There were too options of boats, a small ferry that served lunch and drinks or the cheaper river taxi-esque type boat. We chose the cheaper boat of course. We had 2 hours until the boat left so we went back up the hill to town to find lunch.

Stephen adds: The boat we chose advertised as a narrated tour of the fjord, that's why I wanted to take it.

Stephen remembered seeing a bakery, so we headed there to get sandwiches to take on the boat. There were tons of danishes and they had Kringles (coffee cake rings that can also be found at a bakery in Racine, WI). I chose something that looked nice and sugary with strawberries on it (see Picture 35 of the danish Julie selected). Stephen chose a chocolate filled croissant. We spent the rest of the time walking through an outdoor market where Stephen got giant peas in a pod (see Picture 34 of the street market).

Stephen adds: I was beginning to think that the Danish eat danishes as often as American eat American soufflé, as Julie pointed out last week. It's not a marketing thing, they do actually eat them although for me, I would rather have some Entenmann's.

We headed back to our boat - The Badfart. No joke, that is what the tour company was called. Being that Stephen and I are so immature, you can imagine the jokes we were coming up with (see Picture 38 of me with a 'Badfart').

About 10 other people came on board for the 2-hour cruise (see Picture 37 of Julie with the 'Badfart'). We thought that tour was guided, one reason we chose it. Well we were wrong. The driver of the boat pushed play on the CD-player and on came a Danish voice saying who knows what. This happened about 4 other times during the cruise.

It was a cool and cloudy day so we sat inside (the windows were plastic so we could see out) and ate our lunch as we pulled away (see Picture 36 of Julie diggin' into her danish). Stephen and I were expecting really pretty scenery, but we didn't see anything at all. It was so boring and the rocking of the boat put Stephen to sleep. Fjords my ass - we saw unimpressive shore line.

Stephen adds: To be fair, I think we had unfairly expected to see majestic fjords similar to what we had seen last summer on an Alaskan cruise with my family. Nonetheless, it was pretty boring. The highlight, other than the fact that we were riding a Badfart, was the Danish guy that talked to Julie. He didn't really say much, we both think he just wanted to practice his English. We also enjoyed laughing at the 2 women who refused to come inside, choosing to sit outside and be pounded about 30 times by crashing waves that come over the side of the boat as it hit the choppy water. It was pretty funny, almost like riding the water rides at Six Flags.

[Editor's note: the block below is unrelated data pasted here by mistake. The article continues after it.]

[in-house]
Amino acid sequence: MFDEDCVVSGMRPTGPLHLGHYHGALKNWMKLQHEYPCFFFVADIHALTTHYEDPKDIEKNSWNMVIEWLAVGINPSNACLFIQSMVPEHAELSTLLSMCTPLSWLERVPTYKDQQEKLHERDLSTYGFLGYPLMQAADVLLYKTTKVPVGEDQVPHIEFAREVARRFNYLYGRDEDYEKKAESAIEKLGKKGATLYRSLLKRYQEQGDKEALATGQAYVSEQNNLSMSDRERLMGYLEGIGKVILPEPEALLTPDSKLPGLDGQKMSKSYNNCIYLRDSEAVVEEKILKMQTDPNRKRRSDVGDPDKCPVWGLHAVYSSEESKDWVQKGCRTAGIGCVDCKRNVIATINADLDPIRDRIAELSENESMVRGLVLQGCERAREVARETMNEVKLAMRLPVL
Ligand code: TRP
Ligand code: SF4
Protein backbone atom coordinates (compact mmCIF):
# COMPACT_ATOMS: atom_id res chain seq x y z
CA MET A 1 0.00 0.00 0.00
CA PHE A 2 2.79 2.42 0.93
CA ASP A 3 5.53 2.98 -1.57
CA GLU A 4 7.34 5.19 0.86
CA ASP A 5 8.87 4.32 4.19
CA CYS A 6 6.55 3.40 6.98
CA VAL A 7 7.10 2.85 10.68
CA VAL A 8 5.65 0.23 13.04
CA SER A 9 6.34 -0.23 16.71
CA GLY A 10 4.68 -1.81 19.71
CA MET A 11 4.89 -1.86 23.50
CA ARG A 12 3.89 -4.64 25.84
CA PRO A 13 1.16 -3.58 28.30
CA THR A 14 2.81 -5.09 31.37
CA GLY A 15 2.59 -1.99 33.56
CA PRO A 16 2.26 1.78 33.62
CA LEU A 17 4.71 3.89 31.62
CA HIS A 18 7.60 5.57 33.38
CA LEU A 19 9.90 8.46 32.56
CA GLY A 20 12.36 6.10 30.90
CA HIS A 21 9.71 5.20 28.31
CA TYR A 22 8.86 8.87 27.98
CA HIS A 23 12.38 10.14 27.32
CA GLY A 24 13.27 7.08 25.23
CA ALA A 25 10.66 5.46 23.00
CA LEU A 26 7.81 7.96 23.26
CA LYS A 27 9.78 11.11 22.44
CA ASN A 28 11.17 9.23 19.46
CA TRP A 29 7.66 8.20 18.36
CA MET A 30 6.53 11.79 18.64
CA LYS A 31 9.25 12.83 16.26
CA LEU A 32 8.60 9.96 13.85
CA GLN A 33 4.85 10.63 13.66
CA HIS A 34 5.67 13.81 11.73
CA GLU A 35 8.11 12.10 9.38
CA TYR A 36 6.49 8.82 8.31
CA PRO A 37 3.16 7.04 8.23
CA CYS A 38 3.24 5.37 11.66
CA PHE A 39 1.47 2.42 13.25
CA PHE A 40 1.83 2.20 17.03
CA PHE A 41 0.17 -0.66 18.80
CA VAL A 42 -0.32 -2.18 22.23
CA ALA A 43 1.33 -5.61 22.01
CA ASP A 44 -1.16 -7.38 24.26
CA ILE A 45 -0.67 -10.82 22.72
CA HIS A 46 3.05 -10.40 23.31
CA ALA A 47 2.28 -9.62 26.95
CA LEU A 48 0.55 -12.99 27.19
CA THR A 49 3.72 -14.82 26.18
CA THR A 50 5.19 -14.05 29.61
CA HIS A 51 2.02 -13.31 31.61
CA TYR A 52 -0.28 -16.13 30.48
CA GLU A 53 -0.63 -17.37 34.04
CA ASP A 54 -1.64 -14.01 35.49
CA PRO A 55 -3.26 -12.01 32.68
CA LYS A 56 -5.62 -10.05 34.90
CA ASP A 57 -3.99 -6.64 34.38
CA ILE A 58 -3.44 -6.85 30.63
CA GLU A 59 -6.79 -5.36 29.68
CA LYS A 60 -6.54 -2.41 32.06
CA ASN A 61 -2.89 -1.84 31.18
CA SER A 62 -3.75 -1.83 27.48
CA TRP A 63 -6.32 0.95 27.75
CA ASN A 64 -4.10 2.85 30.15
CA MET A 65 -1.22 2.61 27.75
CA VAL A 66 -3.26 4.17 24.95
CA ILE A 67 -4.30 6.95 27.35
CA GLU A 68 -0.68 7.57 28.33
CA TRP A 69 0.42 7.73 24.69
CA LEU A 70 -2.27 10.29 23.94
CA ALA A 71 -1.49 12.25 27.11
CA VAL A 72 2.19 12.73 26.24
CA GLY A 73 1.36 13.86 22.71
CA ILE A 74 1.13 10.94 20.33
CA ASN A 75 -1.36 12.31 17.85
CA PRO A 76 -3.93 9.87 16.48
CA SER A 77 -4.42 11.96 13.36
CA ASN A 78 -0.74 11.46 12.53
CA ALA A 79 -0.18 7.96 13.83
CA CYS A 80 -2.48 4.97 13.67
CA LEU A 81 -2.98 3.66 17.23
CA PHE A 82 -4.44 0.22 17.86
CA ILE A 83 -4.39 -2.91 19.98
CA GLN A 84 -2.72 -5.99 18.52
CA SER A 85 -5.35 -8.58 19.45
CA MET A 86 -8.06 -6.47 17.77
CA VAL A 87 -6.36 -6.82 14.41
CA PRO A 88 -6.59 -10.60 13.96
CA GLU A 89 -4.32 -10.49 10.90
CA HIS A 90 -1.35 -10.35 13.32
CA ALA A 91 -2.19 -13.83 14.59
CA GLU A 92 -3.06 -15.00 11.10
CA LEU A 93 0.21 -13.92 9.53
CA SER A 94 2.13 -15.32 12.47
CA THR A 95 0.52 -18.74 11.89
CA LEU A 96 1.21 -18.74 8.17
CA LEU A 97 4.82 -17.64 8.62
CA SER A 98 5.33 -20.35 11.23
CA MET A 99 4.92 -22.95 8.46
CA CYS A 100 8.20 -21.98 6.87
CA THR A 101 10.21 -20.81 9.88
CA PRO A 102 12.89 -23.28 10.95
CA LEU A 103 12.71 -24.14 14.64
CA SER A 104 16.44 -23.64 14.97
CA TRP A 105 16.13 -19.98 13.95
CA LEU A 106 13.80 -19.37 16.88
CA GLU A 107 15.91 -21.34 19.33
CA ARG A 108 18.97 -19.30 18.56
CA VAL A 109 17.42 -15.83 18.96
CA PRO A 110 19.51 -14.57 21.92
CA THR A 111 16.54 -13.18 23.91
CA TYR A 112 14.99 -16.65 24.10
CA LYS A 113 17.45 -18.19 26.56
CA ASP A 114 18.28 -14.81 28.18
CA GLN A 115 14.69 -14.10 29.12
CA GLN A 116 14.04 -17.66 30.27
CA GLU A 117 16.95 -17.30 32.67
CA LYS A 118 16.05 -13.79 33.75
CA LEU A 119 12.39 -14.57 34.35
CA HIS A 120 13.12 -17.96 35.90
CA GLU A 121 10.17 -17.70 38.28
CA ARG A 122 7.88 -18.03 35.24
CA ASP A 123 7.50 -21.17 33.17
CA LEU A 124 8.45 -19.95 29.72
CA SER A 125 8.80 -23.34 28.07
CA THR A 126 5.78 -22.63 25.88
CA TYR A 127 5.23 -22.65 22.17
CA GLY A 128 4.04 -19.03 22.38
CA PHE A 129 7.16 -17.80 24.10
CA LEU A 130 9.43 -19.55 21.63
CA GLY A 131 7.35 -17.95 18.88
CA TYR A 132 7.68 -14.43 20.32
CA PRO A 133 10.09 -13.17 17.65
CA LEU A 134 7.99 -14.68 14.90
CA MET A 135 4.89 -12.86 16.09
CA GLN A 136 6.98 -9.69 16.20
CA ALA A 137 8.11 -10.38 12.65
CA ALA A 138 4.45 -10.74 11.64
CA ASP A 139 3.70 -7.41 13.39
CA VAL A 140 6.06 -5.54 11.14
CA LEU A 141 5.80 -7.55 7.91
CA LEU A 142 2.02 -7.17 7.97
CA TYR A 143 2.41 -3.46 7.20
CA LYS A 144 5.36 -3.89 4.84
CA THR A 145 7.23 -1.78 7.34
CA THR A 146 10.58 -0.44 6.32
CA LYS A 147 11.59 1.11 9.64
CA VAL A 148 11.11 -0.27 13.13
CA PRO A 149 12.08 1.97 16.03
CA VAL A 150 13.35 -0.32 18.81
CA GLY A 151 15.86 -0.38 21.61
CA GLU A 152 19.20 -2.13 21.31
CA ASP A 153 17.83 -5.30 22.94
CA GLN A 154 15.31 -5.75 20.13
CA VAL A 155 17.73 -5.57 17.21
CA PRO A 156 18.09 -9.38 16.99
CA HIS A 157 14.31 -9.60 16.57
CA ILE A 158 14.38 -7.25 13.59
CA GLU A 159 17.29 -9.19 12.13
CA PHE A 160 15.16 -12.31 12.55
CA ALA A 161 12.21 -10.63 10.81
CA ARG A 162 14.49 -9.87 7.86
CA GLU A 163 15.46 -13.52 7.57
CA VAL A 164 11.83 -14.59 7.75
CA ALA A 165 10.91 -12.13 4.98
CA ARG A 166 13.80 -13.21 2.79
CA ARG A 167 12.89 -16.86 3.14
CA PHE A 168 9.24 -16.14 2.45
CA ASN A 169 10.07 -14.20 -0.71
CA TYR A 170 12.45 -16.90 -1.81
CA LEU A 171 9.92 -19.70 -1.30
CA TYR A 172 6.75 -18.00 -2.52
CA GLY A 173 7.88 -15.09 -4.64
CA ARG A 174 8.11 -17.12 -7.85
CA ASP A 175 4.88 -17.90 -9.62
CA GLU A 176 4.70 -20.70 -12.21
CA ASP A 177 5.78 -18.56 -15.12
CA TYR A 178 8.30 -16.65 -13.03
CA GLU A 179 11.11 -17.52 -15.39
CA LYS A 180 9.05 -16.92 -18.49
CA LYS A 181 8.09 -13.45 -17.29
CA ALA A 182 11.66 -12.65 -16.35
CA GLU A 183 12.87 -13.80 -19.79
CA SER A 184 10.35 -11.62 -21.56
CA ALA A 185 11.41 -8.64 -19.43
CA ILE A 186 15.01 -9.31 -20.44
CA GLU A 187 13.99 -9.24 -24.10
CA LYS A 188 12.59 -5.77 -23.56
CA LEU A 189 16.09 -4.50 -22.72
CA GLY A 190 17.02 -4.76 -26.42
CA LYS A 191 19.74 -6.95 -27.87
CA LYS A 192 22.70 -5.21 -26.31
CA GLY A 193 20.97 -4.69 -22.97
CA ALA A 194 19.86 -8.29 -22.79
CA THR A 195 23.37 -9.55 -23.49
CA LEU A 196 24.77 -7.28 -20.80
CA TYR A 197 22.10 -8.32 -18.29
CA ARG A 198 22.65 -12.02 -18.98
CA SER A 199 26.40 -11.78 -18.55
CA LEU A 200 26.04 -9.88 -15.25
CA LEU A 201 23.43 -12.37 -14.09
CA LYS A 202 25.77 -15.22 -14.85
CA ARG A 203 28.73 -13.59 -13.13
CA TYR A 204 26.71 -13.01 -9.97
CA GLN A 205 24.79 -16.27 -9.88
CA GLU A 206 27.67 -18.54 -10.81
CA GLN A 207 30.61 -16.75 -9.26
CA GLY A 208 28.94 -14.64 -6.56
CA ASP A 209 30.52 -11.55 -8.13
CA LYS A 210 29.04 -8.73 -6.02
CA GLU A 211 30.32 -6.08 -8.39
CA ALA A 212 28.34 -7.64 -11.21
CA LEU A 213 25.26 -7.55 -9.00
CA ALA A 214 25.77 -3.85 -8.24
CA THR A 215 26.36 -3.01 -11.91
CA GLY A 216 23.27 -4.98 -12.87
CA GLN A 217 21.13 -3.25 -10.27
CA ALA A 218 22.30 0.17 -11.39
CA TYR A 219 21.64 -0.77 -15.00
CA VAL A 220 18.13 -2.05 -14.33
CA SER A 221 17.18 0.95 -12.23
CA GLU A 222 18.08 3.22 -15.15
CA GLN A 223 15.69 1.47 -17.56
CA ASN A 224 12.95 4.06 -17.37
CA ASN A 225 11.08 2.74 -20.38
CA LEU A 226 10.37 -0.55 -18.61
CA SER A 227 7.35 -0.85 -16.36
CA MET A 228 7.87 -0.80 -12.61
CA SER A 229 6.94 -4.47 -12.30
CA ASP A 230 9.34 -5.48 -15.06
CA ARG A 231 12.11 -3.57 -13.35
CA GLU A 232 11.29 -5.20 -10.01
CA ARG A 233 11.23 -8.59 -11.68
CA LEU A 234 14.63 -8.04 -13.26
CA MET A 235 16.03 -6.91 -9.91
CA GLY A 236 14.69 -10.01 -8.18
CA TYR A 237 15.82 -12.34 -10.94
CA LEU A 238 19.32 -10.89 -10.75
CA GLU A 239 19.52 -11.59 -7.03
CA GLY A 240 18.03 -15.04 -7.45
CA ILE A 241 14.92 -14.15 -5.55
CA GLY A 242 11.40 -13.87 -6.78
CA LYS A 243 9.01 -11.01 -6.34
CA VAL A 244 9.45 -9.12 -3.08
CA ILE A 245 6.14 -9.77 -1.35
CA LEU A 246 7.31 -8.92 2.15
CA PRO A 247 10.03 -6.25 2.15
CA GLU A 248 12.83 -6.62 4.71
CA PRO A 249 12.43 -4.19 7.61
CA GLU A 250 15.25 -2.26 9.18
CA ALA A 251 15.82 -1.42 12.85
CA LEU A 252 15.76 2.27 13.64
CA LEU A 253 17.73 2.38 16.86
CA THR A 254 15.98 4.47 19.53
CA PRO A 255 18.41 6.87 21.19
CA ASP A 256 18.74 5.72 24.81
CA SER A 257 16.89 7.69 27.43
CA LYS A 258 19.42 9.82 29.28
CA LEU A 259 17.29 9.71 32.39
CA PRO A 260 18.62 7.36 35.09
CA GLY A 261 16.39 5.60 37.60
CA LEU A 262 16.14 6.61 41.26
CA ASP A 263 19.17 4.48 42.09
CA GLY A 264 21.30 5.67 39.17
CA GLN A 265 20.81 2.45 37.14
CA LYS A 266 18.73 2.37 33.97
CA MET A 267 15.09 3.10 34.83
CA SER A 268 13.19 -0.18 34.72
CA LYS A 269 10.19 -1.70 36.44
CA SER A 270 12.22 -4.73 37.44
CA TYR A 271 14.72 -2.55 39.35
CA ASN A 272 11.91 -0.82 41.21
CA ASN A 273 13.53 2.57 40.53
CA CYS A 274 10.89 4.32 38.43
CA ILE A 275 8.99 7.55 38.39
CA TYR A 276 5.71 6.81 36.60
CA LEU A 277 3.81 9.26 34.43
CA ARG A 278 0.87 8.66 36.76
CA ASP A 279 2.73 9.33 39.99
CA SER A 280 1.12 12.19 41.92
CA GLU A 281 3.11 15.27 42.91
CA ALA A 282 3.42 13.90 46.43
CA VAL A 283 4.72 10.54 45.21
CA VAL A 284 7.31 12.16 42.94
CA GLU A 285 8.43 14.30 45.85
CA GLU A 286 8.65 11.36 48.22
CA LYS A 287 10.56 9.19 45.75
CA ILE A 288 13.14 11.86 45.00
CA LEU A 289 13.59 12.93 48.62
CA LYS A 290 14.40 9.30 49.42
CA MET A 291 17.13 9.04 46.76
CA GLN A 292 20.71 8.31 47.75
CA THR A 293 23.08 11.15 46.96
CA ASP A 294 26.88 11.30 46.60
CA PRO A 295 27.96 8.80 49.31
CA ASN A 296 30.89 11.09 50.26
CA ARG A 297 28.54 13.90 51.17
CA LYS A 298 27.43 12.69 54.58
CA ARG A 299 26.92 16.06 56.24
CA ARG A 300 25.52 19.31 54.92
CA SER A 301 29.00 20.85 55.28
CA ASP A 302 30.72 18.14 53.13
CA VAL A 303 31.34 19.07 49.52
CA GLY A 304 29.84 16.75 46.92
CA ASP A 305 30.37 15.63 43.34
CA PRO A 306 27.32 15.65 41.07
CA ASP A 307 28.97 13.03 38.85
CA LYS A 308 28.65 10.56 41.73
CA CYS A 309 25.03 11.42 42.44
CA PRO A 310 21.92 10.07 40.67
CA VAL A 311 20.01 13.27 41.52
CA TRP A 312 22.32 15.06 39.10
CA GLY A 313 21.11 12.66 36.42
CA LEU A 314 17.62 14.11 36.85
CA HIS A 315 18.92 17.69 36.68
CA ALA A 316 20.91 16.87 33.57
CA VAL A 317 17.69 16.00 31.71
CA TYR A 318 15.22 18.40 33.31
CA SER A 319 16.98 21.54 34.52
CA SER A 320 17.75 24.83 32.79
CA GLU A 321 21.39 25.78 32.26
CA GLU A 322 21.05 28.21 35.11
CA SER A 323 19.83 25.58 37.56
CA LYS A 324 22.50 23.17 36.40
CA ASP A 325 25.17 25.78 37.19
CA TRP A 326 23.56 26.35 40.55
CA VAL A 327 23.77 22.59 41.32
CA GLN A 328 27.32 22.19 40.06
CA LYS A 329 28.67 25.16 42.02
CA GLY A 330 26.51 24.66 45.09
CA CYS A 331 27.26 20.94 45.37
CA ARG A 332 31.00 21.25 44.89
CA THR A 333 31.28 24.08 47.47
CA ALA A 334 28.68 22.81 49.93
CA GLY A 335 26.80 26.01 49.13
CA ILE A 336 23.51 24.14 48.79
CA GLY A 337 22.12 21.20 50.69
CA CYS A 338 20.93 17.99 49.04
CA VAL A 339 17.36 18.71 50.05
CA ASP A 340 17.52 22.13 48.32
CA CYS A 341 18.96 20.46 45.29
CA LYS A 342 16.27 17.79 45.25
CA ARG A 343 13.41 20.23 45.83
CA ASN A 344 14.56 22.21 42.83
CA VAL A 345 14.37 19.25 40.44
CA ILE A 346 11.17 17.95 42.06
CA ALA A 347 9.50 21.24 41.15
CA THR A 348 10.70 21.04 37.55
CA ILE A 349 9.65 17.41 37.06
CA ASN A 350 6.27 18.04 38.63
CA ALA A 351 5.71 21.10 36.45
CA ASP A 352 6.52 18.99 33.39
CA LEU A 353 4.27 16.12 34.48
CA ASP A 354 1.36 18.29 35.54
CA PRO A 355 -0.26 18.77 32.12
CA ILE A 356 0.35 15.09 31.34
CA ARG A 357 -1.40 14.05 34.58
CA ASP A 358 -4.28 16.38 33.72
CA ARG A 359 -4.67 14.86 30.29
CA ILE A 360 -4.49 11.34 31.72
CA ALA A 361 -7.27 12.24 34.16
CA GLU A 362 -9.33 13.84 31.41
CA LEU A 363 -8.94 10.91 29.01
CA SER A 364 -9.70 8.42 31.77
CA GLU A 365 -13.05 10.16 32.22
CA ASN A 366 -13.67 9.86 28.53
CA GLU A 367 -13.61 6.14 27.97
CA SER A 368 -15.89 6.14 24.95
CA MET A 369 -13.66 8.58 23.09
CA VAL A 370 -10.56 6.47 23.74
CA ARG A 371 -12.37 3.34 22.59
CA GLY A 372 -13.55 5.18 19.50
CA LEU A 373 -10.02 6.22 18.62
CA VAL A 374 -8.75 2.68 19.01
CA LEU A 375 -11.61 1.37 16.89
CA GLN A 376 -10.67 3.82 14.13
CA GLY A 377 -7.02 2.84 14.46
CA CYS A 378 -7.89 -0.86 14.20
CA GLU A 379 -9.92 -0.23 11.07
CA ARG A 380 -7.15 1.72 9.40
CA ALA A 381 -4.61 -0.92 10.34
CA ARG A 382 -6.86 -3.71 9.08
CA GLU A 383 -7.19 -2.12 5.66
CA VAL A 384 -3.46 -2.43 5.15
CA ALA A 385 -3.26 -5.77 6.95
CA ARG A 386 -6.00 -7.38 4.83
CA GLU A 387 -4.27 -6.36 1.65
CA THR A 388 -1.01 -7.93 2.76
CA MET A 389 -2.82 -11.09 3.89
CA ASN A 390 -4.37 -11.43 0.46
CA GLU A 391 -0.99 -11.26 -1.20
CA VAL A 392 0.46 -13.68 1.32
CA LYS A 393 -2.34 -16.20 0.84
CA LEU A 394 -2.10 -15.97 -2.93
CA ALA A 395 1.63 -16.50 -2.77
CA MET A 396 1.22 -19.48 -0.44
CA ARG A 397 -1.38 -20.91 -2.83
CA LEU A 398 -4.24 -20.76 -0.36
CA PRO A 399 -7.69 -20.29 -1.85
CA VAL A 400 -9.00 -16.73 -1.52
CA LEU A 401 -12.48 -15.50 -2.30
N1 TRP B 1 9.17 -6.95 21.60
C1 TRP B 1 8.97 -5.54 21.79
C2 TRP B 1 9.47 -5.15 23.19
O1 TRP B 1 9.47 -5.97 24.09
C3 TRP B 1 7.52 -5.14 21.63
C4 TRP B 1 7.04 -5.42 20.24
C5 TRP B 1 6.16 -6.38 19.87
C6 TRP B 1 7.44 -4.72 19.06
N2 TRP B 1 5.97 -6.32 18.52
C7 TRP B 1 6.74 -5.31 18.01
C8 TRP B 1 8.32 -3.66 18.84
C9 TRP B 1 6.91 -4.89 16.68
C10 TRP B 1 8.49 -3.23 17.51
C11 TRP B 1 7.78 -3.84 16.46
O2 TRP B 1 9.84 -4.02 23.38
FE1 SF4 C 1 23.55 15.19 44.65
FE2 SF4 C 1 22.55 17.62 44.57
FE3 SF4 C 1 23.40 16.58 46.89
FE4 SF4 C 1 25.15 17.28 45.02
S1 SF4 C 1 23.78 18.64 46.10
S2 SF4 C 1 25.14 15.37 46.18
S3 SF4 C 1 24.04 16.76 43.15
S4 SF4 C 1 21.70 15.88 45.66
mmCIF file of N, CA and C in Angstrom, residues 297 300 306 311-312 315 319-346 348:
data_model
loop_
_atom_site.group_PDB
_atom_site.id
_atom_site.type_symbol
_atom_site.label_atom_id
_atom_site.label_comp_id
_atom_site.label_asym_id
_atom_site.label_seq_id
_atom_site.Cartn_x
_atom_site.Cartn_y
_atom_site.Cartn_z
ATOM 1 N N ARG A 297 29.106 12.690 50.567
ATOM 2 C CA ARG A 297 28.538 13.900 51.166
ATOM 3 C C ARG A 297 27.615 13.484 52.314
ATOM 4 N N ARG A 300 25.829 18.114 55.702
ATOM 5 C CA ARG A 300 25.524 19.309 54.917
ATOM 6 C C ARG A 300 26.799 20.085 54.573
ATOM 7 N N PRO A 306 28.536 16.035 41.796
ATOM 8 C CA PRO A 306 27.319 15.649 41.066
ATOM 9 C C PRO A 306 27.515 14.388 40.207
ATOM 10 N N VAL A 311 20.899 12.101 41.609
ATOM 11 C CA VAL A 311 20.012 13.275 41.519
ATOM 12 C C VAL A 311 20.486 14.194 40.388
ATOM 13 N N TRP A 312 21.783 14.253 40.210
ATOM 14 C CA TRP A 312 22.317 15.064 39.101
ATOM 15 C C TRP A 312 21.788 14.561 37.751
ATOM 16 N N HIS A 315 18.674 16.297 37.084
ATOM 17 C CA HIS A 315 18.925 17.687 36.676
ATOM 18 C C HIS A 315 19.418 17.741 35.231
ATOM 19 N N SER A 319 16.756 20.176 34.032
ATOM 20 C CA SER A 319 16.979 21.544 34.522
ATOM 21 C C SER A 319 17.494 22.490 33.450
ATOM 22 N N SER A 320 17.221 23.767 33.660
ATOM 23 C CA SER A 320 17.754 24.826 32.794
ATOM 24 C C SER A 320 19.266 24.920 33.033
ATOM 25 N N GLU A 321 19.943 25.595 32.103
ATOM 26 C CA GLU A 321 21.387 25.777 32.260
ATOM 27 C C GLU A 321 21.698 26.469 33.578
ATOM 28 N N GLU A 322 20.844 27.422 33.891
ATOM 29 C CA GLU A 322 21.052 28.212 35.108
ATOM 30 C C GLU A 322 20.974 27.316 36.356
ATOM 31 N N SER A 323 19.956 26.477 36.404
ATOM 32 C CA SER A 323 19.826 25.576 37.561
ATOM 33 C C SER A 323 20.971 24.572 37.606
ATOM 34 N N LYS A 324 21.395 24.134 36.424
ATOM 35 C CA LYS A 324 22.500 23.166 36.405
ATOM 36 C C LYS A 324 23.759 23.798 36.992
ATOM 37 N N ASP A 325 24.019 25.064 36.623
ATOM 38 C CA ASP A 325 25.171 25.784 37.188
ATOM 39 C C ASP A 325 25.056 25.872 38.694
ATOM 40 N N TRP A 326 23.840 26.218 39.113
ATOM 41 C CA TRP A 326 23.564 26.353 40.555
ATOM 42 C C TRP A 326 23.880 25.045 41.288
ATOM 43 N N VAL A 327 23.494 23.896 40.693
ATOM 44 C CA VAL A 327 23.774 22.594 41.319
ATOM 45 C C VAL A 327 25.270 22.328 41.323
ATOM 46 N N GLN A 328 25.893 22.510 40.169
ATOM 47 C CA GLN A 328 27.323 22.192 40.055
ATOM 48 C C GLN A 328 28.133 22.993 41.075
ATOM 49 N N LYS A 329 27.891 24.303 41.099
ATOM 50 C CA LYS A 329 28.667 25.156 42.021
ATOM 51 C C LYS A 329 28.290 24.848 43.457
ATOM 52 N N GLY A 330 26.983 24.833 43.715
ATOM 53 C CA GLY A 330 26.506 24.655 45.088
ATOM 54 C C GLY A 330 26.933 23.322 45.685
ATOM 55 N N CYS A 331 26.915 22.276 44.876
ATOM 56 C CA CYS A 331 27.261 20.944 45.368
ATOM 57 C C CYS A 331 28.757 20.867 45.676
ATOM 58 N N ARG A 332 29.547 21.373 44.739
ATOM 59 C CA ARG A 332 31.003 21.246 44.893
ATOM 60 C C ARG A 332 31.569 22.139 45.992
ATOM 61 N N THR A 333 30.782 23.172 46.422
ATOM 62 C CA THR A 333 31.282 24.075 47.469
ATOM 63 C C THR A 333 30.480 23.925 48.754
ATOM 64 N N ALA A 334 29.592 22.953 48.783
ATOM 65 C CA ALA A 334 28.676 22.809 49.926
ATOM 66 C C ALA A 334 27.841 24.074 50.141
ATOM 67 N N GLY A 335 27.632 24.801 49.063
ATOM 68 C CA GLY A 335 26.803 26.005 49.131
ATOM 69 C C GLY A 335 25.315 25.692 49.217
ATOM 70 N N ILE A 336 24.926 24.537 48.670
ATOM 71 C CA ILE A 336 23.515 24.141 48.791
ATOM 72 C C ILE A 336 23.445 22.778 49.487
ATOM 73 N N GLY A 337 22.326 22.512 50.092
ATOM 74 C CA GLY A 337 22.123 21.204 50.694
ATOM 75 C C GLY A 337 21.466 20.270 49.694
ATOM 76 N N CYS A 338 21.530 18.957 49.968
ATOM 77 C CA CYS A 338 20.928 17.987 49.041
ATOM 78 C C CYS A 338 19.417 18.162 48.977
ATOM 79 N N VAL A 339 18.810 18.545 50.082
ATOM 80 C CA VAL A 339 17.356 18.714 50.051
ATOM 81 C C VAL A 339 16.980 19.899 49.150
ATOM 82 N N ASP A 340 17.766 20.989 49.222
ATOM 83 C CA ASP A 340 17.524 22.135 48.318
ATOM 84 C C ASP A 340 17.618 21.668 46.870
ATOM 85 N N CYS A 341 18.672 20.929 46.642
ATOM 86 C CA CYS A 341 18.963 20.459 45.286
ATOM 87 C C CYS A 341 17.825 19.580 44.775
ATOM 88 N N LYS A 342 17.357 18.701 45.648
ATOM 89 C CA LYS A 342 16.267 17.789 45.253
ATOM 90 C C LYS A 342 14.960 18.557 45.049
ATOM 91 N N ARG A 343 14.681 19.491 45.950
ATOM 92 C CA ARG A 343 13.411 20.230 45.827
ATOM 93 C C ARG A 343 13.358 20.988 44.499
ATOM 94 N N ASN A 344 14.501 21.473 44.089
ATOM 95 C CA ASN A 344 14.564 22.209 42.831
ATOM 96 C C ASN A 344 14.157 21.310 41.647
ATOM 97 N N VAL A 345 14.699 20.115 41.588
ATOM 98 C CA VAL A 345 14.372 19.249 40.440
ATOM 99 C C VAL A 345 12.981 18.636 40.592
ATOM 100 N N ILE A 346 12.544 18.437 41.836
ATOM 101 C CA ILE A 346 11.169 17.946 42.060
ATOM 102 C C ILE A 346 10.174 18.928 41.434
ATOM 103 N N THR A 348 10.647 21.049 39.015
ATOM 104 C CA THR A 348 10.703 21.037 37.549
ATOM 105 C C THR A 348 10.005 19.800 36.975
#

After the boat ride we walked slowly around the neighborhood homes (see Picture 39 of Julie walking around town). When we returned to the main part of town it was completely empty. It was 3 PM and everything was closed and the streets were deserted. It was really weird, just a few hours earlier it was packed. Given there was nothing left to do in Roskilde we got on the train back to Copenhagen.

Earlier in the spring I suffered from shin splints and all the walking we did in Copenhagen brought them back and I could hardly walk, so we headed back to the hotel for a nap.

After our nap, we walked to dinner. We found a nice restaurant (Thorvaldsens Hus) and had a fancy meal with a 2-piece jazz ensemble playing in the background. Stephen ordered a beer and they brought him a keg, it was huge (see Picture 43 of my giant beer). We had a really nice dinner. We shared a salmon appetizer and a salad, I ate veal, and Stephen had Cod (DK 715 total). It was really great. Afterwards, we stopped for ice cream dipped in chocolate powder (this was less like cocoa and more like chocolate flakes) and headed back to the hotel.

From Stephen :


Sunday morning we awoke and walked around town, trying to walk in the direction of the places we hadn't yet been able to see. We walked through the Stroget some more and bought a few souvenirs (see Picture 5 of a fountain in a plaza along Stroget). We spent some time at gardens outside of the Rosenborg Palace (see Pictures 45 and 46 of us in the rose garden at Rosenborg Palace). We decided that instead of going into the palace, we would head right to the gift shop to see the abbreviated tour (see Picture 44 of Julie holding a postcard of the Danish Crown Jewels). We spent about 45 minutes relaxing in the gorgeous rose garden. The weather was so magnificent.